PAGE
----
12million record sales, five number one singles, two multi-platinum albums and two Brit awards. The stats speak for themselves. Now All Saints launch their brand single 'One Strike', released 26th February.
'One Strike' is a canny, charming reminder of everything huge swathes of the global pop audience loved about All Saints in the first place. The track is a perceptible call to arms for anyone who experiences a single moment, perhaps a phone call or conversation, that changes your life completely. The song is set against a lovelorn yet uplifting melody and the most heart-breaking middle eight likely to be sung by any harmonious assembly this year.
Shaznay explains: “When I write, I just think about what’s on my mind. The lyrics came from somewhere very real. Nic was going through a lot of things at that time. That was at the forefront of my mind because it was the heaviest thing going on.” The song was written as a direct response to the younger Appleton sister’s marriage dissolving. “We spoke for hours and hours on the phone,” Nic says. “The first few times I heard it in my car,” says Nat, “I couldn’t stop crying because I could hear so clearly what it was about.”
The single will be followed by their first album in a decade, 'Red Flag', released April 8th. After the touring the UK in 2014, All Saints resolved to do something they never thought they would again, and wrote, recorded and produced a new record. It was not made without massive prior consideration. “We didn’t force ourselves into this situation,” says Natalie, “and it couldn’t have happened at a better time in all of our lives. I just missed being with the girls. It makes us happy. Listen, if you can work with your favourite people, then why not? I have such a good time and I spend more time laughing and having fun than I do working.” “The album,” says Shaznay, “could have been made a lot quicker if we’d spent less time joking around while making it.”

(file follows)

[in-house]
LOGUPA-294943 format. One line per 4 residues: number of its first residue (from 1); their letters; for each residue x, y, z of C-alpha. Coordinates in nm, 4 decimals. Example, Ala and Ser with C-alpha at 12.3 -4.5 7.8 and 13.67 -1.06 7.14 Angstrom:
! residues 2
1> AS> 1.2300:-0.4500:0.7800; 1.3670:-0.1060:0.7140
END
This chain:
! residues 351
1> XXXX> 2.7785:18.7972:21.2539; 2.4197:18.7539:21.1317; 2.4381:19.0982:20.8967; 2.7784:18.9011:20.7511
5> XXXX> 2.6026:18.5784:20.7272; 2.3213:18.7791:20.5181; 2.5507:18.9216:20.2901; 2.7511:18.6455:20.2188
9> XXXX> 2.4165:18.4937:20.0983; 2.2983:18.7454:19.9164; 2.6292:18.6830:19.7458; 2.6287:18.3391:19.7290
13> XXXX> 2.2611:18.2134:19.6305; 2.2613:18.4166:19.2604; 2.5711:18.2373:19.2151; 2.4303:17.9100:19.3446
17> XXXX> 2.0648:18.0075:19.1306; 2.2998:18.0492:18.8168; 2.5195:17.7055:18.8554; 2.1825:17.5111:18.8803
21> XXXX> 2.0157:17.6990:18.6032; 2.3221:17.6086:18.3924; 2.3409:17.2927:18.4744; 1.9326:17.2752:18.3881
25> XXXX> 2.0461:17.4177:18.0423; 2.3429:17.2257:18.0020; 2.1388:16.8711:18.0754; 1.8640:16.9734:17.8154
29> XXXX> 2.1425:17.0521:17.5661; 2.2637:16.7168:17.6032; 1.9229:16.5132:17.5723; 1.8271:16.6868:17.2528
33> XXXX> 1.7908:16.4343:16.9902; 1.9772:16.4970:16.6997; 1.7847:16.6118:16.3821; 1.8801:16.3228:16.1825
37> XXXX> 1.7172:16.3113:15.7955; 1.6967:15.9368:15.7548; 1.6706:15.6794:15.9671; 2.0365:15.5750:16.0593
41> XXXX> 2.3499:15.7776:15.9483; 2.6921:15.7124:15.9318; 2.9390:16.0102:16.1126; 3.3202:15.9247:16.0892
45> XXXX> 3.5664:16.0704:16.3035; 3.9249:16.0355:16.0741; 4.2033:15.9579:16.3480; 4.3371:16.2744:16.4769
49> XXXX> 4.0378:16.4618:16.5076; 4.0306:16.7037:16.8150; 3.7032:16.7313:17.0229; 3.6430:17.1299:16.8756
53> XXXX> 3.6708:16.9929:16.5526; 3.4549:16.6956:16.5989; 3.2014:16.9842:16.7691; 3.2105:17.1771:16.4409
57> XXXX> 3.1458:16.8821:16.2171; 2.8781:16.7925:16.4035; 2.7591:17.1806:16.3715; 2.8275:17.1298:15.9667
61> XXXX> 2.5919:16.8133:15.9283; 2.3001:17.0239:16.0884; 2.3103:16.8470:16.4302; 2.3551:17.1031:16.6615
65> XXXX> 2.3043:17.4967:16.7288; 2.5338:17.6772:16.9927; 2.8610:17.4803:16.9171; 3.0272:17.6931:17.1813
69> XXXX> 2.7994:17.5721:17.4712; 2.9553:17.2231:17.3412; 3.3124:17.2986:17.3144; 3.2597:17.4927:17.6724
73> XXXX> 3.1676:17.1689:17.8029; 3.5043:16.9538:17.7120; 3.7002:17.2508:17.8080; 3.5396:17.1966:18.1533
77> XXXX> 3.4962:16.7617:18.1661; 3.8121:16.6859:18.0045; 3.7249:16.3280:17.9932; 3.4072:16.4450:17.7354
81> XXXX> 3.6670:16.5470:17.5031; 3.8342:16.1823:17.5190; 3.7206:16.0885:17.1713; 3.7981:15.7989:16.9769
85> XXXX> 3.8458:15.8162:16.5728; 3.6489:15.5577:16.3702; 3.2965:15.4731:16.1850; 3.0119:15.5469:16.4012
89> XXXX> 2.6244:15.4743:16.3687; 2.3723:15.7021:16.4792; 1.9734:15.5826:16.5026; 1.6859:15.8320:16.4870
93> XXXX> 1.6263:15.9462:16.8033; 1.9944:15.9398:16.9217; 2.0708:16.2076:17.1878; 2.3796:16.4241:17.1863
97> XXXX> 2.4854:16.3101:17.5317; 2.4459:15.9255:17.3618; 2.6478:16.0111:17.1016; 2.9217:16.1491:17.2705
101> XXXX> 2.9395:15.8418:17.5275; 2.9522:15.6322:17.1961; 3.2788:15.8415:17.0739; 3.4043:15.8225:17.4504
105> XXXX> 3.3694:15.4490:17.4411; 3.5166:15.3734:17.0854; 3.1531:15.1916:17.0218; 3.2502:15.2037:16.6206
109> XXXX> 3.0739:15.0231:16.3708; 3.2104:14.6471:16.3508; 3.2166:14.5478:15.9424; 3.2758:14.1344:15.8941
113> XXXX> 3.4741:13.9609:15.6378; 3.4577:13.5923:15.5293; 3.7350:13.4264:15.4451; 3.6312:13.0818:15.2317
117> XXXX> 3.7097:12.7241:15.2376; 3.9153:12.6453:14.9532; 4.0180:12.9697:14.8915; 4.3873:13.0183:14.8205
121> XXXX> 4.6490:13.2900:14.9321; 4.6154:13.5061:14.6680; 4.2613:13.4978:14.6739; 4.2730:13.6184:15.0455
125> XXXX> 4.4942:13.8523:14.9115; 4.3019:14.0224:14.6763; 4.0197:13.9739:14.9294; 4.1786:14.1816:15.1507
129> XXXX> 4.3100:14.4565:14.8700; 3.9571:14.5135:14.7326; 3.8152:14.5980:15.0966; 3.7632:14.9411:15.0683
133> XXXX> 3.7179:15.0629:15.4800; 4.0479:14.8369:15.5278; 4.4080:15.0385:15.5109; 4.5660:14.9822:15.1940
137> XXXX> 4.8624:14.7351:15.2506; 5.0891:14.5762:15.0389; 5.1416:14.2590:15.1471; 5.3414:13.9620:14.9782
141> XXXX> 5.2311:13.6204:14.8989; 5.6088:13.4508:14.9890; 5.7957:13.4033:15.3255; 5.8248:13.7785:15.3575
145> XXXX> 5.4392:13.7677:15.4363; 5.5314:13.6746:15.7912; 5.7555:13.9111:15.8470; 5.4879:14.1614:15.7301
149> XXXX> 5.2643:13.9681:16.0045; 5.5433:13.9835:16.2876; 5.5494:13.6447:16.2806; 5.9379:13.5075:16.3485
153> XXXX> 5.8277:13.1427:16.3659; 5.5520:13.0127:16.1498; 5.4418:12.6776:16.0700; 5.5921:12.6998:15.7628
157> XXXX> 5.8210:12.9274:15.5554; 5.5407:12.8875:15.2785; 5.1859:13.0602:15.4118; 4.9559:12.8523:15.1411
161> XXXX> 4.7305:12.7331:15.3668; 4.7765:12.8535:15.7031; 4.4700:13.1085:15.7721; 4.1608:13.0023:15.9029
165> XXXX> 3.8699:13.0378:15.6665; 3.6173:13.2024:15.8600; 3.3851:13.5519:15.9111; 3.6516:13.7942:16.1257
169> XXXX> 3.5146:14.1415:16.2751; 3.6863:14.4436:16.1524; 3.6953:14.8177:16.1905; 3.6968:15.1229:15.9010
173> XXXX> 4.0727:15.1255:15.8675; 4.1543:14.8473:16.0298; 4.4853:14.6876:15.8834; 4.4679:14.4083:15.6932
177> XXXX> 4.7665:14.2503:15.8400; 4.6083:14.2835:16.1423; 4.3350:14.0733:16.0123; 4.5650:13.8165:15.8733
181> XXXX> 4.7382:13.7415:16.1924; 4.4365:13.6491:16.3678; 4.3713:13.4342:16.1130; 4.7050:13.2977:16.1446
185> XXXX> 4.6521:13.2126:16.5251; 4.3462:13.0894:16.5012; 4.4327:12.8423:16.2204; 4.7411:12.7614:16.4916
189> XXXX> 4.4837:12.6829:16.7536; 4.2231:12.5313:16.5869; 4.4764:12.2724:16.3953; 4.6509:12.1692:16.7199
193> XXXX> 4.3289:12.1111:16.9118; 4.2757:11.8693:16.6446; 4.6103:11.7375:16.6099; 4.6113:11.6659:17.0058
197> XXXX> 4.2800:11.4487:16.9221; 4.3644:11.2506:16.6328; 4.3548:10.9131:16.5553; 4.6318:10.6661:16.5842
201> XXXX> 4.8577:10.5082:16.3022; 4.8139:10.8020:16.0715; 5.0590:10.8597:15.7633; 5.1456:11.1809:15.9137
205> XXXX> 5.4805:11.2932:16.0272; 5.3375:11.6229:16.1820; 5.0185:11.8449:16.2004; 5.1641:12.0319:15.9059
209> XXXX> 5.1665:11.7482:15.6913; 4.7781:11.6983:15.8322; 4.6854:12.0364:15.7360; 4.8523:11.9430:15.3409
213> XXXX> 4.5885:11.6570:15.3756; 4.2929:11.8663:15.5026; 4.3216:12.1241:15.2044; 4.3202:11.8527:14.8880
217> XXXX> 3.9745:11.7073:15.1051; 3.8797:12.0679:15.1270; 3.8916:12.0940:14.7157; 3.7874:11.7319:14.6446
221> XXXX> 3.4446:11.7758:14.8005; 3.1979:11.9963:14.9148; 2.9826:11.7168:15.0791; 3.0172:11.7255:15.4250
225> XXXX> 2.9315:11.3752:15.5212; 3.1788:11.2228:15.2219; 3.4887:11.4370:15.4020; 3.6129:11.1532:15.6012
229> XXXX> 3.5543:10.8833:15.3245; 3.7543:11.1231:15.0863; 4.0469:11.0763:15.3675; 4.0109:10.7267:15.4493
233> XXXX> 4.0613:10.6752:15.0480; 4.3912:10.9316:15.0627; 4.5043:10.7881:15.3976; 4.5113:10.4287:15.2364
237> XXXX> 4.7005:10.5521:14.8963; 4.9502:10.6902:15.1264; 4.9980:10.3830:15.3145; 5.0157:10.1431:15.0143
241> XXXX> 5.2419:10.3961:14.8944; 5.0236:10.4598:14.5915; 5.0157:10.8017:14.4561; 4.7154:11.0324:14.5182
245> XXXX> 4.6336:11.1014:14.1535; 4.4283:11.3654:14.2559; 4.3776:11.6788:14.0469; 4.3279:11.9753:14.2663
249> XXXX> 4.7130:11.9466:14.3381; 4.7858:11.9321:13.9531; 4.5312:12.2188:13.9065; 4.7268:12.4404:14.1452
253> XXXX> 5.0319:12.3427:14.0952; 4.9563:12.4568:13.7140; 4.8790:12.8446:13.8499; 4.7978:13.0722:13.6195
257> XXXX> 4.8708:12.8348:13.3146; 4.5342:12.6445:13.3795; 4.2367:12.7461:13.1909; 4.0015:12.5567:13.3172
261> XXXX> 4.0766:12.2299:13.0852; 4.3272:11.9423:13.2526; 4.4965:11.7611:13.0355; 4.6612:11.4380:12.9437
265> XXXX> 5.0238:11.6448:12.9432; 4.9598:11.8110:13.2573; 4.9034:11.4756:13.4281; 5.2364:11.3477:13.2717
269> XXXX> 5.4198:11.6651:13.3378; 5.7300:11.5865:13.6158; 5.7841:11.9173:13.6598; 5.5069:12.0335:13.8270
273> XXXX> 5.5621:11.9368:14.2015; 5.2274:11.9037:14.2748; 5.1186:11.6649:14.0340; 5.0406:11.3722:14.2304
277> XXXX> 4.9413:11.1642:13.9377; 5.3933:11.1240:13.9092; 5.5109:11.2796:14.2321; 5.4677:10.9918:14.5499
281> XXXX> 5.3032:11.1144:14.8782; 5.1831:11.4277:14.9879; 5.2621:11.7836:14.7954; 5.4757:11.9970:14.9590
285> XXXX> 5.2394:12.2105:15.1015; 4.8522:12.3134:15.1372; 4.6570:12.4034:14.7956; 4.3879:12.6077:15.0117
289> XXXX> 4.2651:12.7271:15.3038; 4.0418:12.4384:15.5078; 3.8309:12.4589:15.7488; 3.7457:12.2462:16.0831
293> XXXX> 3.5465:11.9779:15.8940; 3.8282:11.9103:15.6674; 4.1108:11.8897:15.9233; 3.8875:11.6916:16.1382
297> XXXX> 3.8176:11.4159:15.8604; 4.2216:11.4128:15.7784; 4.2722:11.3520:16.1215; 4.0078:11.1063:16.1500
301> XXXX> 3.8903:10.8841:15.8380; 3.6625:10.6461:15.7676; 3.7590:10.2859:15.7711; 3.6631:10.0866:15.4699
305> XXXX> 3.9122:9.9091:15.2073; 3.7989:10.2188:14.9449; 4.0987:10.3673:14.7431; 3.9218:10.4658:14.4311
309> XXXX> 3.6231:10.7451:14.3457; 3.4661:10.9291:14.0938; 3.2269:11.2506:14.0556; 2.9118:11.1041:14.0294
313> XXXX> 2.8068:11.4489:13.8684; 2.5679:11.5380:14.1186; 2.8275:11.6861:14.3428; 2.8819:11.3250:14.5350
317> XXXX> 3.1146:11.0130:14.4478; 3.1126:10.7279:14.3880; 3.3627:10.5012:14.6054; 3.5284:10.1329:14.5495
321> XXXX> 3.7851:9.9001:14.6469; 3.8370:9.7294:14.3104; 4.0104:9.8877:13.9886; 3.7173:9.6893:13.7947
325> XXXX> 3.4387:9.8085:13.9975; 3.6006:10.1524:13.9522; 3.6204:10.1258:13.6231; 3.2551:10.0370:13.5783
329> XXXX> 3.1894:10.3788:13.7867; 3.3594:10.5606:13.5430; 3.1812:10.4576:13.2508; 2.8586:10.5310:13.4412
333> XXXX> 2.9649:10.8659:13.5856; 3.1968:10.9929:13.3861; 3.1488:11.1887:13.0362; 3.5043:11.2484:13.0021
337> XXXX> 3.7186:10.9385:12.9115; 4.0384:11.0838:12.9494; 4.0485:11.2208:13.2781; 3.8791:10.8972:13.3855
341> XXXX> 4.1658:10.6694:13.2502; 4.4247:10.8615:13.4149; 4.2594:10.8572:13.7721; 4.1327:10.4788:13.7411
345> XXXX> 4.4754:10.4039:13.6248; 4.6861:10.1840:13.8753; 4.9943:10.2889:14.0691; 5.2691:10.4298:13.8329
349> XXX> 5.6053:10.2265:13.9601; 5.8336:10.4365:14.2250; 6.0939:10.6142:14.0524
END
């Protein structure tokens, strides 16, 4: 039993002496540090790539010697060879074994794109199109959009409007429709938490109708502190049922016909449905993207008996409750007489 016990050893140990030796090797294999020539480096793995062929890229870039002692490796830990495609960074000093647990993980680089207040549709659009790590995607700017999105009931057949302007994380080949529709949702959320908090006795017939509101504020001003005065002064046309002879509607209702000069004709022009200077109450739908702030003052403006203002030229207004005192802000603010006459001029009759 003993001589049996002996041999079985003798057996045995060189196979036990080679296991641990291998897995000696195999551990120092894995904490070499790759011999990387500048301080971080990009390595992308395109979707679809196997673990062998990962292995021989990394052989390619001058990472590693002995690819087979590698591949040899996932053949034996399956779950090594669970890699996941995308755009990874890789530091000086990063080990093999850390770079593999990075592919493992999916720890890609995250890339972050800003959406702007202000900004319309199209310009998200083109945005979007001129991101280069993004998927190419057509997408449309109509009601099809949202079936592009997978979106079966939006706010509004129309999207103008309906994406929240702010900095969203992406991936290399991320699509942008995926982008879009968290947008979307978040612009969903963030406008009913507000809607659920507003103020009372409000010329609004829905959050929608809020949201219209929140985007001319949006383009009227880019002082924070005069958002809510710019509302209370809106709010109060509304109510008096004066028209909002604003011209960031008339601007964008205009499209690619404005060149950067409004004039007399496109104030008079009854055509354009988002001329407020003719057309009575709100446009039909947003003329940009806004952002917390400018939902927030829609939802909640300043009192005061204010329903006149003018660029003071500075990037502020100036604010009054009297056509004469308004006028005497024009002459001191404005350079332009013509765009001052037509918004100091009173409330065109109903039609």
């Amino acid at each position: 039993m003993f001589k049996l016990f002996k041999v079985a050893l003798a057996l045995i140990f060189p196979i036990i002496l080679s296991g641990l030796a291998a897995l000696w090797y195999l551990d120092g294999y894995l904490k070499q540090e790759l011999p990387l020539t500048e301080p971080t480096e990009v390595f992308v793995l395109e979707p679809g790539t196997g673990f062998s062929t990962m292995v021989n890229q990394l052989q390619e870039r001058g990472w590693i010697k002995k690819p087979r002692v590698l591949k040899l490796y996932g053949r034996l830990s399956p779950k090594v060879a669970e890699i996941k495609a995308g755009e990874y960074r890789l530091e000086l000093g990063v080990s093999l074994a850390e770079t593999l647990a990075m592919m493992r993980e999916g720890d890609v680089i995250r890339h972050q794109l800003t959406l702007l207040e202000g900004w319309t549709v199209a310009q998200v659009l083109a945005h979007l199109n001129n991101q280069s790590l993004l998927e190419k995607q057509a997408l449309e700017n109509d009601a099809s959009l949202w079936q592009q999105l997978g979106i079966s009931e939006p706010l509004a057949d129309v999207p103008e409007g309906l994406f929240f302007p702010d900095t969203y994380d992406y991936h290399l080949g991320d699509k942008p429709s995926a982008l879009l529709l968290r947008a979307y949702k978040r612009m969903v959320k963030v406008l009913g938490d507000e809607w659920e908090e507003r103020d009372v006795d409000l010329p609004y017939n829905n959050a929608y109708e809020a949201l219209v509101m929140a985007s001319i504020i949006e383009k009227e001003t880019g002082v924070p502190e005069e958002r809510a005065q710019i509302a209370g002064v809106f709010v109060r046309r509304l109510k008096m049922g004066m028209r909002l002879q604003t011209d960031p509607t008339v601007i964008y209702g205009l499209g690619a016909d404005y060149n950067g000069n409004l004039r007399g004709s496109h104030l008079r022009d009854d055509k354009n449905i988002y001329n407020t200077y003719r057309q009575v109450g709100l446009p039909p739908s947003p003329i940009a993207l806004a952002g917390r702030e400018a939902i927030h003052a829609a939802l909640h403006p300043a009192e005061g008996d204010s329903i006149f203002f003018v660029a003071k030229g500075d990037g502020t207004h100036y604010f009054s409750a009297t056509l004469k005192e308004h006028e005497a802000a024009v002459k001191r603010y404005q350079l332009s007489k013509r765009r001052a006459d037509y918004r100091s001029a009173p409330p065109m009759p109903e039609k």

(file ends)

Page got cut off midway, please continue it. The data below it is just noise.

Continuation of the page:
It sounds great to have them back, reminding you of something you had perhaps forgotten you missed quite so much. What is so special about the new record is how contemporary it sounds without ever losing the core essence of All Saints, forever wrapped up in the magical conflagration of their four voices. This is what they do.
“Seriously,” says Shaznay, “I got on such a roll writing and recording with the Girls again, we’ve started getting material for the next album together already. This couldn’t feel any more right.”
As they turned from their teens to their twenties, All Saints were the symbolic British girl-band gateway to the new millennium. They were an irrepressible, immediately identifiable gang that would mascot us through to the 21st century. With music touched by a panoply of sharply honed influences, from The Shirelles through 90s hip hop, disco, slouchy club electronica and touched all over with the proximity the women grew up to Notting Hill Carnival, they were the flip-side of the tween-pop sound of their peers.
Now 19 years after their debut instruction, against several striking odds, All Saints know exactly where it’s at again.